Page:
The Key, a historical symbol used by the Palestinian people to represent their diaspora from 1948 until today, is the title given by Rakan Mayasi to his short film presented at the 29th Medfilm Festival. The celebration of Middle Eastern cinema wrapped up in Rome on Sunday, Nov. 19.
In a twist on the home invasion genre, Mayasi’s drama, adapted from a short story by Anwar Hamed, sees an Israeli family tormented by a mysterious and disturbing sound that slowly reveals itself to the audience as the sound of a key in a lock. It’s as if someone outside, who has a key to the house, is trying to return. It’s a clear political metaphor, especially for those, like director Mayasi, who are among more than seven million Palestinians living in the diaspora.
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Mayasi spoke to The Hollywood Reporter Roma about The Key and the role of Palestinian cinema in the wake of Hamas’ Oct. 7 attacks and the ongoing war in Gaza.
In The Key, your perspective as a director is Palestinian, but the characters are Israeli. Where did this choice of perspective come from?
The characters who react to the sound are Israeli, but the real protagonist is invisible. And it’s the sound behind the door, the sound of the key in the lock: The right of the Palestinians to return home. I felt very inspired by this aspect of the story because its elements are a means to play with sound and image.
Your short film is based on the short story of the same name by Anwar Hamed. What attracted you to this subject?
I was already working on a science fiction short when I came across this story and was fascinated by it. Many things caught my attention, including the fantasy-thriller genre, the Palestinian perspective on Israeli characters, the fact that the off-screen sound is the driving dynamic of the narrative, the subtlety of the entire plot, and above all, the main message. The right of Palestinians to return home, to their land, is told in a new and creative way. All these elements convinced me to contact Anwar Hamed immediately to adapt his text. It’s a bold story that I wanted to turn into a bold short film.
Violence in the short film is implied but not shown, at most it is heard in the sound of gunshots. What were your aesthetic references in constructing it?
It was in the original story. Guns are widespread in Israeli society, so it is not a surprising element. The violence in the story and in the movie is built up gradually, in accordance with the dramatic need for increasing tension.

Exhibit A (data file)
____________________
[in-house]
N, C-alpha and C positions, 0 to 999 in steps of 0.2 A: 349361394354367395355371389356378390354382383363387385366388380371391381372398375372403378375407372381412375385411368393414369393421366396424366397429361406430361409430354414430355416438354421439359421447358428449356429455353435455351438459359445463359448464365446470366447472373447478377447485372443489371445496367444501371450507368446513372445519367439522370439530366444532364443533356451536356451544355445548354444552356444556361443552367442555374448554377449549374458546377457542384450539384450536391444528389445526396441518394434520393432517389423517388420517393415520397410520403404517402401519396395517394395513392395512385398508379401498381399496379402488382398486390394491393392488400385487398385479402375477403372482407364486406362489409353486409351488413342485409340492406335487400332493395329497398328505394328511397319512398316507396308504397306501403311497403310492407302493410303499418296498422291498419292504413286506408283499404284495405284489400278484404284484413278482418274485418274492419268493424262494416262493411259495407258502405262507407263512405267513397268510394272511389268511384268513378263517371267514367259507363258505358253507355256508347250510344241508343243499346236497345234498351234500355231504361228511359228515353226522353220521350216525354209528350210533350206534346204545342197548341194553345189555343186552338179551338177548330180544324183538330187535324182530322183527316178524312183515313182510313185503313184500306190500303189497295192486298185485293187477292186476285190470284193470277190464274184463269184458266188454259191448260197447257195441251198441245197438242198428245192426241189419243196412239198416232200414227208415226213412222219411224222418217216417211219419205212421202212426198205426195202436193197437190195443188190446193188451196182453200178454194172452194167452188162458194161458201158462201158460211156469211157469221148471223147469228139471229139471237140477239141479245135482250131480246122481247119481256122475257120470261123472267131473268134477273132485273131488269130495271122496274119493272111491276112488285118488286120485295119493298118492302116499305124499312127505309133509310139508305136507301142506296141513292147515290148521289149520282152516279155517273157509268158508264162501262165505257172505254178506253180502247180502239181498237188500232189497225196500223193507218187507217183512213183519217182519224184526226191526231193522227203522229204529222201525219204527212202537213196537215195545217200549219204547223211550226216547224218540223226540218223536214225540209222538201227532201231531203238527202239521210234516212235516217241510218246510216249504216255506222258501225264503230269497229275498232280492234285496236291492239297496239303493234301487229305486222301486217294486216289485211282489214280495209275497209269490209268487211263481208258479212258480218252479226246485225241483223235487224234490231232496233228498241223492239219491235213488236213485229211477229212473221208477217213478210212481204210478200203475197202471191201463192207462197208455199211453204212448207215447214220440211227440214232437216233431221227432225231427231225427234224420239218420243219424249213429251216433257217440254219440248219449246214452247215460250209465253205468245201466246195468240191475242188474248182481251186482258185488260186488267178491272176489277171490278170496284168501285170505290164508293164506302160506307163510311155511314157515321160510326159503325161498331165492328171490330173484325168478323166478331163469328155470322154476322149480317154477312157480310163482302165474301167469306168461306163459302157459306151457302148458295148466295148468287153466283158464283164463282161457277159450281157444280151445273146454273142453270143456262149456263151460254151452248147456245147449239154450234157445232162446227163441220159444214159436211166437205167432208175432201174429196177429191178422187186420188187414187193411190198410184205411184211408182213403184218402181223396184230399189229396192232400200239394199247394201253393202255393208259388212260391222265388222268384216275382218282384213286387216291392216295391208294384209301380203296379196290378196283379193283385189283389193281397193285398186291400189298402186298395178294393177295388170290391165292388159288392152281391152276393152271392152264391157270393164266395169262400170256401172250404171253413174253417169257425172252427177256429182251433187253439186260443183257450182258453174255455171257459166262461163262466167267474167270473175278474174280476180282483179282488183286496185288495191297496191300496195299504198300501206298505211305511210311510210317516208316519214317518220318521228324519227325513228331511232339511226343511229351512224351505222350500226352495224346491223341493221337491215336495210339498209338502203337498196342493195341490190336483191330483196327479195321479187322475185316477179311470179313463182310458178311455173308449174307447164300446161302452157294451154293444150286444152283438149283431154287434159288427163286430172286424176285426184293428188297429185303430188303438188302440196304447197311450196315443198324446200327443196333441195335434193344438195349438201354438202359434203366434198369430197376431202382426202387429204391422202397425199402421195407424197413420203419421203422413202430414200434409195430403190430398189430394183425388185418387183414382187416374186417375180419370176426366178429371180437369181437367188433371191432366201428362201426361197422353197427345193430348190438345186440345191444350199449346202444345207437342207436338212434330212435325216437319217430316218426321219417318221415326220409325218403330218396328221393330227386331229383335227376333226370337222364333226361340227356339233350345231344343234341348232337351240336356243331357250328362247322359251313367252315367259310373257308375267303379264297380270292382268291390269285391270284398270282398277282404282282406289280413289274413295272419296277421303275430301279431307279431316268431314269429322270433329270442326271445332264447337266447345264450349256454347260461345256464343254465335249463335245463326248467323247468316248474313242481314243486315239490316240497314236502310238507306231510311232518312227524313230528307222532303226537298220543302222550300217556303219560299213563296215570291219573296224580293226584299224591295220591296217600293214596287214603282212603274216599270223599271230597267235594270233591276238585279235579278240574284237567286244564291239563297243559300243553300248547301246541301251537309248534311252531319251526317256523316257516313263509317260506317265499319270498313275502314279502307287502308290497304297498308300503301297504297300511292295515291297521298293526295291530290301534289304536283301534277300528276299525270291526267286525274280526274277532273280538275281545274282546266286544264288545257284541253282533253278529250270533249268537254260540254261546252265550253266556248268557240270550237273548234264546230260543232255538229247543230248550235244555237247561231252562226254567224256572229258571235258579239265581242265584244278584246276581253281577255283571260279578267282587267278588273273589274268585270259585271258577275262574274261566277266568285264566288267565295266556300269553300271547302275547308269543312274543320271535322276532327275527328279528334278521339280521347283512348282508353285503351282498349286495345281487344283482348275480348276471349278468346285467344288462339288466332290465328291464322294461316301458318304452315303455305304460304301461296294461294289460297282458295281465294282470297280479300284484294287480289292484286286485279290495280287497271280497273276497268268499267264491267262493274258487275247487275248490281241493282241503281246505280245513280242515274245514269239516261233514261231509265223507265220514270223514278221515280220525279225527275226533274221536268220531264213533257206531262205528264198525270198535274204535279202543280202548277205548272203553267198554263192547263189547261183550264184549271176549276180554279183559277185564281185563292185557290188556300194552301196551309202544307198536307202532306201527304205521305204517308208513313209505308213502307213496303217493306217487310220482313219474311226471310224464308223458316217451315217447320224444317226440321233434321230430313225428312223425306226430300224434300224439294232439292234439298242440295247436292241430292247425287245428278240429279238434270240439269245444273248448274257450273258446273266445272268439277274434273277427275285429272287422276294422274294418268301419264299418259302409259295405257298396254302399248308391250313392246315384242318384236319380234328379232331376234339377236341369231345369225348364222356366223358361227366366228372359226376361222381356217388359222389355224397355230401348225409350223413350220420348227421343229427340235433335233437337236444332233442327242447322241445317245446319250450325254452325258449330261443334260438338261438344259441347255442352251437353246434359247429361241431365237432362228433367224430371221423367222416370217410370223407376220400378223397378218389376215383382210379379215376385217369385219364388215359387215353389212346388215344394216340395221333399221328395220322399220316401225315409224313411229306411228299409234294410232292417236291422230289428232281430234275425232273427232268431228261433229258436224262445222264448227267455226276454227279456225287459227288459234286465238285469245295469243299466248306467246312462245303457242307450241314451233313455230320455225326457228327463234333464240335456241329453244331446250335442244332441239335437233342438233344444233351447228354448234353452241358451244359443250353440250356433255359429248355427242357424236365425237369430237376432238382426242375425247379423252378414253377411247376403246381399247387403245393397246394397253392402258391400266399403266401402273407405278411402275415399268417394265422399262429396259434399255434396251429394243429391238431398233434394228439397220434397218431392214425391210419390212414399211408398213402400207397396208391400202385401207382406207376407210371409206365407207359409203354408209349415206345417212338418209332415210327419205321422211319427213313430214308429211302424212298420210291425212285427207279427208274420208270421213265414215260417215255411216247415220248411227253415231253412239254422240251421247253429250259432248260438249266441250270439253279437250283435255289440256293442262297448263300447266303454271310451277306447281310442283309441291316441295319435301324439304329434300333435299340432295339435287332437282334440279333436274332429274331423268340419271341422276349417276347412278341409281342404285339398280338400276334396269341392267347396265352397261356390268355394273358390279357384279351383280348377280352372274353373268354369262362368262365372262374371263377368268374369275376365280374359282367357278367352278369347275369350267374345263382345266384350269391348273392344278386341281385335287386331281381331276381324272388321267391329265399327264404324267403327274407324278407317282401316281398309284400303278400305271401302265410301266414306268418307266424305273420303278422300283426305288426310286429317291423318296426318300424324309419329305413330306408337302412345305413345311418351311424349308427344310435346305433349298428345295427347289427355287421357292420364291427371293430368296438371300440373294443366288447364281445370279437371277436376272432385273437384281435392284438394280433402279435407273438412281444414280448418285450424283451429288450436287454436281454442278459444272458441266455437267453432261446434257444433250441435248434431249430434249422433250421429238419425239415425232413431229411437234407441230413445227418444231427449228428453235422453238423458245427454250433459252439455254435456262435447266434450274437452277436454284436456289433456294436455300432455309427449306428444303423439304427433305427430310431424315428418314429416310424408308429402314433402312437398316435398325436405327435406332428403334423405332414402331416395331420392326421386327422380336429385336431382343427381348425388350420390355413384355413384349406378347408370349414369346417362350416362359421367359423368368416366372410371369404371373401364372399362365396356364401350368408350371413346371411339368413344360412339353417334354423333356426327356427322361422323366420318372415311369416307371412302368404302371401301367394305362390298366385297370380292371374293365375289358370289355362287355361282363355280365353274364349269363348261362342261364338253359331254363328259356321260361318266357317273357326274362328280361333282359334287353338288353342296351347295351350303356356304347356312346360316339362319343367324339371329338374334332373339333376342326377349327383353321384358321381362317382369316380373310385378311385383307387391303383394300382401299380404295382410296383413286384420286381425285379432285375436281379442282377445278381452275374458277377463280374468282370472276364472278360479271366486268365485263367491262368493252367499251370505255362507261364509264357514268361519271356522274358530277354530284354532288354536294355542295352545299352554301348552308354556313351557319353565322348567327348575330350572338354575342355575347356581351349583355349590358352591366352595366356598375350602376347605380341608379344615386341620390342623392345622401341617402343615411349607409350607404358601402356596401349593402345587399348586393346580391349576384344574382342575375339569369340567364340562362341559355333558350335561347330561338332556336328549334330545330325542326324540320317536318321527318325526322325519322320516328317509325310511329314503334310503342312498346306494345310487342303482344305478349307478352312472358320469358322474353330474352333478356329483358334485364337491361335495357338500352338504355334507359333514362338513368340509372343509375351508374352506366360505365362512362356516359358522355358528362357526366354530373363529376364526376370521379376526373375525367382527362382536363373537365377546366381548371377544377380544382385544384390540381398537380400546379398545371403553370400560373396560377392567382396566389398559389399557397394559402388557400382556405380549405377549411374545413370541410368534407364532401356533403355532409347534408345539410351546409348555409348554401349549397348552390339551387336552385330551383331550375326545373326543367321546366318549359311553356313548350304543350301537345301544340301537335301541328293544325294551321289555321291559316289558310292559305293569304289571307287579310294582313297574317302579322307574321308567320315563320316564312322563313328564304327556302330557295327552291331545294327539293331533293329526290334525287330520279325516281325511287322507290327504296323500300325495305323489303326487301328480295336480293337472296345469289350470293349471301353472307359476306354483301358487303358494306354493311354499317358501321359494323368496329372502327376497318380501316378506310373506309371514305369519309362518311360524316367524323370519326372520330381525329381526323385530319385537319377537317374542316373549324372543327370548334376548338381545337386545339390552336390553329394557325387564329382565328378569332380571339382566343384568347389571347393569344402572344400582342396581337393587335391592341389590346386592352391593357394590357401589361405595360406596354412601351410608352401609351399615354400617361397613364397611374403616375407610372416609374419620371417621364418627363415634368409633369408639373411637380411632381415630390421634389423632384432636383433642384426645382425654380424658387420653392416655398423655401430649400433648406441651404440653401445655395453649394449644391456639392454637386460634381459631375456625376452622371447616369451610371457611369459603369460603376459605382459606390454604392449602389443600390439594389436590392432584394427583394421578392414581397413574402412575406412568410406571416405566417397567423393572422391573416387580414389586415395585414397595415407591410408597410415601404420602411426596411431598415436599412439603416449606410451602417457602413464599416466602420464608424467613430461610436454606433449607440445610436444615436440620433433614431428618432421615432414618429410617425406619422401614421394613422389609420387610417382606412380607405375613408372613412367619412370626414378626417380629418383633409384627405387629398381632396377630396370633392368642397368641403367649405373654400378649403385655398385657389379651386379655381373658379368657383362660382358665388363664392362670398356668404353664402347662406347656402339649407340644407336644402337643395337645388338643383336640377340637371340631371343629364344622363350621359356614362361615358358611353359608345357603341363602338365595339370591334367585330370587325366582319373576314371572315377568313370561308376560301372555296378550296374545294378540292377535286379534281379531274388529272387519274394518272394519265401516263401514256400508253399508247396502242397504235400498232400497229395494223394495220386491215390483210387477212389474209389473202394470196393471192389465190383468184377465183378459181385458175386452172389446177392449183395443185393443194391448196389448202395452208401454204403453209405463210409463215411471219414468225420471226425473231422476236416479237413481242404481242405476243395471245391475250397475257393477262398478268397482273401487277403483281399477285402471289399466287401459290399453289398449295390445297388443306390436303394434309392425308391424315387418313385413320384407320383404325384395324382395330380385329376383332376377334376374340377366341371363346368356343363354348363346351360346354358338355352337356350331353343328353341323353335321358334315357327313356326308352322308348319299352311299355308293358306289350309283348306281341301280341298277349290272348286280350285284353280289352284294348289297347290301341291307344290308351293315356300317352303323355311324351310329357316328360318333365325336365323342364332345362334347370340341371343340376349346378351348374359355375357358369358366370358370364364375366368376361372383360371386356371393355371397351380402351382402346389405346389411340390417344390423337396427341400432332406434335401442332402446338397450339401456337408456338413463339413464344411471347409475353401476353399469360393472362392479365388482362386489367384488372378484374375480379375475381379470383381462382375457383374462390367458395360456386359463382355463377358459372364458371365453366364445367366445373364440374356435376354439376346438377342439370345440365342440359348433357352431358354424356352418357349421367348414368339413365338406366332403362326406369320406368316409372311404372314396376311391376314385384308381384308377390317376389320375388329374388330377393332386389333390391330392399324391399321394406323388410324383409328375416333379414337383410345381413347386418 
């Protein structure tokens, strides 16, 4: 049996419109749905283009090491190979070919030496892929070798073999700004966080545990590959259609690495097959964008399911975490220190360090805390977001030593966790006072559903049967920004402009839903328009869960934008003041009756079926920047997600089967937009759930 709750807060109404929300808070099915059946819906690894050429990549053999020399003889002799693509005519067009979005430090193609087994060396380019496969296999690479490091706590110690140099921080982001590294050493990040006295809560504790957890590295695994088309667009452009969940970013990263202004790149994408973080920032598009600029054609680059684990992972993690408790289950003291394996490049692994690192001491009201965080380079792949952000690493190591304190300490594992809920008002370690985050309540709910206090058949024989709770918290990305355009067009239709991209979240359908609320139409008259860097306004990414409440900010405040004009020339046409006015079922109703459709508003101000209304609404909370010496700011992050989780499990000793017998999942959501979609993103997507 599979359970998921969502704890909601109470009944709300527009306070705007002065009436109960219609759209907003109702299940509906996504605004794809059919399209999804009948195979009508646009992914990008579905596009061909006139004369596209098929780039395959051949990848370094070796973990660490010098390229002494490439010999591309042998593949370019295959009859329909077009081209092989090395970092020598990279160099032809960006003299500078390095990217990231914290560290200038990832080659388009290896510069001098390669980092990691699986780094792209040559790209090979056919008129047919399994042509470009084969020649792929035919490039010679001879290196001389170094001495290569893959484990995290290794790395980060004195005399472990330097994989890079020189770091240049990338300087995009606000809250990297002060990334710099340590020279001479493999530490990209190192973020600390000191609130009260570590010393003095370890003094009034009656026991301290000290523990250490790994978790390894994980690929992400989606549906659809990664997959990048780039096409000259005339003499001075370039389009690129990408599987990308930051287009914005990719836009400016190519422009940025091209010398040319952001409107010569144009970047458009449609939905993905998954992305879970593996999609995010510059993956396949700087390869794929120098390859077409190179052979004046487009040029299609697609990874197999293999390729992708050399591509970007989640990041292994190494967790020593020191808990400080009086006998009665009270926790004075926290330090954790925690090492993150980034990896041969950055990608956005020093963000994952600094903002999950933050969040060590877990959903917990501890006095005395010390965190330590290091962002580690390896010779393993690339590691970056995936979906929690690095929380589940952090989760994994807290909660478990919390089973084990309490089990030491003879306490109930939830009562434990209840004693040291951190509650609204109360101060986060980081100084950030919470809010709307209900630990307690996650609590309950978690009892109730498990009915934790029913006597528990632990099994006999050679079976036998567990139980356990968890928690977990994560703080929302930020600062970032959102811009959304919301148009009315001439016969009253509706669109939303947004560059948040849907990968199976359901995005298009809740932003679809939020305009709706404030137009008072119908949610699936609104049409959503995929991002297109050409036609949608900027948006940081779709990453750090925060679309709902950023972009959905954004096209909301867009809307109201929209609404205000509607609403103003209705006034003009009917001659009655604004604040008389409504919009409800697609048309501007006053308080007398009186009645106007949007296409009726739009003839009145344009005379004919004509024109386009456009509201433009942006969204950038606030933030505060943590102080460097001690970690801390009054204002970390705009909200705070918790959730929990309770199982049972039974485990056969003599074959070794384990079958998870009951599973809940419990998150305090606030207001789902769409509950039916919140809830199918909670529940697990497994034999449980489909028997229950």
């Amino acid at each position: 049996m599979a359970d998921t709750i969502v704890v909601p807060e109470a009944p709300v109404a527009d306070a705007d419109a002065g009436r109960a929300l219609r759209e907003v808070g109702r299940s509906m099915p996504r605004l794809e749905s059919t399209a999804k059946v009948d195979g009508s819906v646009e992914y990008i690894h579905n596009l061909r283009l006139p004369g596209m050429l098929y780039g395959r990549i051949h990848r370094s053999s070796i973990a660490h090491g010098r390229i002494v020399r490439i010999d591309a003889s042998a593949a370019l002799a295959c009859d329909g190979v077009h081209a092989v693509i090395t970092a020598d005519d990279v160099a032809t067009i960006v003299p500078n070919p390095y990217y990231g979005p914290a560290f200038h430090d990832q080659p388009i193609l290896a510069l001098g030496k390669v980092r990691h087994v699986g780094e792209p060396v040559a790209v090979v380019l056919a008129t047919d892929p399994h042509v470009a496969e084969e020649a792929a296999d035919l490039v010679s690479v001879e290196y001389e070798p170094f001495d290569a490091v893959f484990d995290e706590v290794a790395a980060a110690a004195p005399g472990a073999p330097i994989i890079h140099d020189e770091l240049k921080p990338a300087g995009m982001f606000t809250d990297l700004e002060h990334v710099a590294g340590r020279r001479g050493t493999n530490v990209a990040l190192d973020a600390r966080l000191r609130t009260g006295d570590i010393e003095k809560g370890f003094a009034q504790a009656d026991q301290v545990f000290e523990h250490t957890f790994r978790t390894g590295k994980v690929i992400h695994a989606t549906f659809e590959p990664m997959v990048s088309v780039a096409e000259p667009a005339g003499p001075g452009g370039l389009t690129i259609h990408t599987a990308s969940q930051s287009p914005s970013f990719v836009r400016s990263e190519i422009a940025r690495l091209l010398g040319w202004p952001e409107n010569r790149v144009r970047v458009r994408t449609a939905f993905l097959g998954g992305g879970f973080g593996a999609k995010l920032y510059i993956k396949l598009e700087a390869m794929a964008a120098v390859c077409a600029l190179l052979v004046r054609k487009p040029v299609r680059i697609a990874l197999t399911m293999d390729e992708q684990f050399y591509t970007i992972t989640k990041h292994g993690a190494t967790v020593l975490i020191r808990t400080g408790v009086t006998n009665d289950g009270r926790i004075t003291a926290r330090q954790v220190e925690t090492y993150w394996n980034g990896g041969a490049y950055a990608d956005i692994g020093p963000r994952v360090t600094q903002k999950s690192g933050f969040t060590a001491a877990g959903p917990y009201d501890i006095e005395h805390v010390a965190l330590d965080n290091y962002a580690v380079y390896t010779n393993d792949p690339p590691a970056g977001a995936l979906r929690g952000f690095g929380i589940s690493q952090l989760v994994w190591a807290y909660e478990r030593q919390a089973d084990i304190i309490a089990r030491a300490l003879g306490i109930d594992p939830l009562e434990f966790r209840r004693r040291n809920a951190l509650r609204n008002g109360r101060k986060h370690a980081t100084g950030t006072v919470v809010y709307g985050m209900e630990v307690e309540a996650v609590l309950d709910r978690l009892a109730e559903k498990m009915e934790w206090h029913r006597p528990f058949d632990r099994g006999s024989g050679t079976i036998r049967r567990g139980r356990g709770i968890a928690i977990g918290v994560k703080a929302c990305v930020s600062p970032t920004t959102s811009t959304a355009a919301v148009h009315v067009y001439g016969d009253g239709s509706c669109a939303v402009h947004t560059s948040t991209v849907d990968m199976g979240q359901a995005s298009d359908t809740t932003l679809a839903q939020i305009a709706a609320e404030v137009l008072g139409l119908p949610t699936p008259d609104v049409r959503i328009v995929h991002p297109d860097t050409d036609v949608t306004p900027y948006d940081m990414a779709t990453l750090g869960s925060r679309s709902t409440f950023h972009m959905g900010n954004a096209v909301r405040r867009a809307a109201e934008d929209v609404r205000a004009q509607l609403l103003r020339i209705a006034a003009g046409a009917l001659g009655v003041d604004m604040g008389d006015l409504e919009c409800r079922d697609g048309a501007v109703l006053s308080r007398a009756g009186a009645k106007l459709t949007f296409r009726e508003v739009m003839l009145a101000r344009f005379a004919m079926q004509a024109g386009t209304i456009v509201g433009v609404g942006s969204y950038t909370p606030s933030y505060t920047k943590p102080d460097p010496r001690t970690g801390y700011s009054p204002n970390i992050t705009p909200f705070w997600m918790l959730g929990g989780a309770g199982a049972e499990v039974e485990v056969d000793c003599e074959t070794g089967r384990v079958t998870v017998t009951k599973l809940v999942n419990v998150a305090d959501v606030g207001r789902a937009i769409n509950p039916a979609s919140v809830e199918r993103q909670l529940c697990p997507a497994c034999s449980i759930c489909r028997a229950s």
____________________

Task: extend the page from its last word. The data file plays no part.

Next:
Considering that The Key belongs to a sub-genre of horror, that of the home invasion, which is often linked to political themes, was the aesthetic of the film guided by the nature of its message?
For me and the other seven million Palestinians in the diaspora, Israel does not allow us to return to our land. There seems to be a deep fear of our return. So, I wouldn’t call it a home invasion but rather a return of the original inhabitants. The very idea of putting a key in the lock, turning it and trying to open a passage is an act of return, not an invasion. There is no violence in returning home. On the contrary, it is a way of invading the consciousness of the settlers. Let’s not forget that the key is already a historical Palestinian symbol, the symbol of a right we have been claiming since 1948.
The Israeli family takes tranquilizers to try and sleep, and to ignore the sound of the key. It’s another powerful metaphor.
One of the main themes of the movie is forgetting. Israeli society has no memory of the suffering and rights of the Palestinians. This is also understood as the plot of The Key unfolds. The sedatives are added to reinforce this idea, while the sound of the night comes to tear through the unconscious conscience.
As a Palestinian director, do you think anything has changed since Oct. 7 in terms of how you can express your experience?
The priority now is the ceasefire. I and all the Palestinians I know, have been so emotionally and mentally immersed in what has happened since Oct. 7 that I have not had a chance to reflect on it. Certainly, the voice of Palestine has not been given space to be heard in the mainstream media for a long time. And we fear that even in independent spaces, on artistic platforms, at festivals, this voice will be silenced, censored or deprived of the right to speak in public and in institutional contexts. I hope that does not happen. On the other hand, there seems to be more awareness. More and more people are interested in the Palestinian cause, interested in supporting our rights.
What do you think is the role of cinema in telling the story of Palestine and Palestinians today?
Cinema is powerful. It transcends many arts because it brings a stronger and more complete audiovisual experience. Movies are made to last, and cinema has the ability to record our present for the future. We Palestinians are no exception in this sense. There are very important Palestinian films that have given our voice to the world because cinema is not a news item on television. It is much more metaphysical and certainly of greater creative and emotional impact.
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